Waste, Fraud, & Mismanagement

State Wasted $500,000 on Unused Custom-Built Boat, Auditor Finds

Burning 100 feature e1587156917915

State Wasted $500,000 on Unused Custom-Built Boat, Auditor Finds. The California Department of Fish and Wildlife “wasted more than a half million dollars of state and federal funds when it purchased a custom-built boat in June 2017 that it cannot use for research surveys as it intended,” the state auditor wrote in a new report on the misuse of tax dollars by various state agencies.

“Weaknesses in Fish and Wildlife’s procurement process enabled this wasteful purchase,” the auditor stated. “In particular, it relied on a now-retired environmental program manager to write a technical scope of work for construction of the research boat. However, the program manager lacked the necessary skills and did not seek help from appropriate experts. In addition, the program manager did not inform Fish and Wildlife when he verbally agreed to significant changes to the contract that he should have documented. To compound matters, Fish and Wildlife’s regional manager approved final payment to the contractor for services and equipment that it did not receive.”

After the boat was paid for, the department discovered the boat could not be used as intended.

“As a result, the research boat has been largely unused for more than two years,” the auditor stated.

Other problems identified by the auditor:

  • Franchise Tax Board: An administrator at the FTB did not work her agreed-upon work hours, and “she was dishonest about the hours that she actually worked.” The administrator’s most recent supervisor “neglected his responsibility to ensure that the administrator properly accounted for her work hours.”
  • California Department of Veterans Affairs: A veterans home administrator “wasted nearly $38,000 in state funds by failing to ensure that veterans home staff followed state procedures to inspect a bedbug treatment oven … upon delivery.” The auditor added: “The equipment has been inoperable since its delivery in 2015 and has deteriorated because staff left it outdoors and unprotected from the elements for more than four years.”
  • Abuse of Bereavement Leave: From July 2016 through June 2018, seven employees at five state agencies (the Air Resources Board, Department of Transportation, Department of General Services, Department of Social Services, and the Employment Development Department) improperly claimed a total of more than 320 hours of bereavement leave with a value of almost $10,000. “In all seven instances, the supervisors for the employees failed to adequately review their timesheets to ensure that employees charged bereavement leave in accordance with permissible limits,” the auditor wrote.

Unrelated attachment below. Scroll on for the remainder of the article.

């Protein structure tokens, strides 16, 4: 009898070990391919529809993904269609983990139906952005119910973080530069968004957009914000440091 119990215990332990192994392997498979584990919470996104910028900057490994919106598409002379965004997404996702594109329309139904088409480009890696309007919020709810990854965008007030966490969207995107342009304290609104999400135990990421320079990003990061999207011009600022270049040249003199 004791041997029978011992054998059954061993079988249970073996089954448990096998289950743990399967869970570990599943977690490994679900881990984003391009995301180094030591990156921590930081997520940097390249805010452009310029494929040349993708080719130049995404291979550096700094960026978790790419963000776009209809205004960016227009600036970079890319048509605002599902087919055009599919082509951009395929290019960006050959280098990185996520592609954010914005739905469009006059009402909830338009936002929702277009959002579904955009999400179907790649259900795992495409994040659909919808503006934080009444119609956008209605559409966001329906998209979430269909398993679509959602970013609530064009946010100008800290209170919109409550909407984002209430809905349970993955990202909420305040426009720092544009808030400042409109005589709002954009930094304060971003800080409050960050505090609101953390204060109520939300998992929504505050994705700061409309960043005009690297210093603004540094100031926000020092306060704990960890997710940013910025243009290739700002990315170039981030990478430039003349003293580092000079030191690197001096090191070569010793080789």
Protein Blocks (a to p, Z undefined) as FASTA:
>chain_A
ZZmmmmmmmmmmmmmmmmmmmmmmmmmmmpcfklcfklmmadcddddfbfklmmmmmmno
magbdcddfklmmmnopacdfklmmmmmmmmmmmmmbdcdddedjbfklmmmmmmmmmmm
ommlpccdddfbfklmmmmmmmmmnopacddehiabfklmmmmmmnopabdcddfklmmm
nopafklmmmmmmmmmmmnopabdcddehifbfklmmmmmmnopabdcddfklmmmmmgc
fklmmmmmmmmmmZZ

• California Energy Commission: For several years, a supervisor at the California Energy Commission violated state law when she improperly distributed commission-paid parking permits to up to seven of her staff members so that she and they could park their personal vehicles at the state’s expense, costing taxpayers an estimated $13,500.
  • California Department of Transportation: Two Caltrans employees failed to obtain valid vehicle home storage permits for their state-owned vehicles. They also improperly used these vehicles to commute between their homes and headquarters.
  • Department of State Hospitals: A psychiatrist at one of the hospitals in the Department of State Hospitals improperly used 46 hours of state-compensated continuing medical education leave to work at another job that conflicted with the psychiatrist’s regularly scheduled workdays at the state hospital. The psychiatrist’s misuse of this leave cost the state nearly $6,500. In addition, a psychiatric technician at one of the state hospitals reported working nearly 50 hours that the technician did not actually work during a one-year period, resulting in a cost to the state of approximately $1,500.
  • California Department of Public Health: Two employees of the California Department of Public Health arrived to work late, took extended breaks, and left work early without accounting for their missed work time. The auditor estimated that during a one-year period that was reviewed, the employees missed nearly 300 hours of work, costing the state more than $9,300 in salary paid for work that was not performed.
  • California Prison Industry Authority: Over a three-year period, three California Prison Industry Authority supervisors in one unit failed to ensure that the attendance records for a subordinate employee were accurate, even though they were aware that these records likely did not reflect the employee’s actual attendance. In addition, the employee was dishonest during an investigation, providing conflicting information about his attendance.
  • California Department of Social Services: The department failed to recover an overpayment to a former employee and failed to ensure that another employee used bereavement leave appropriately.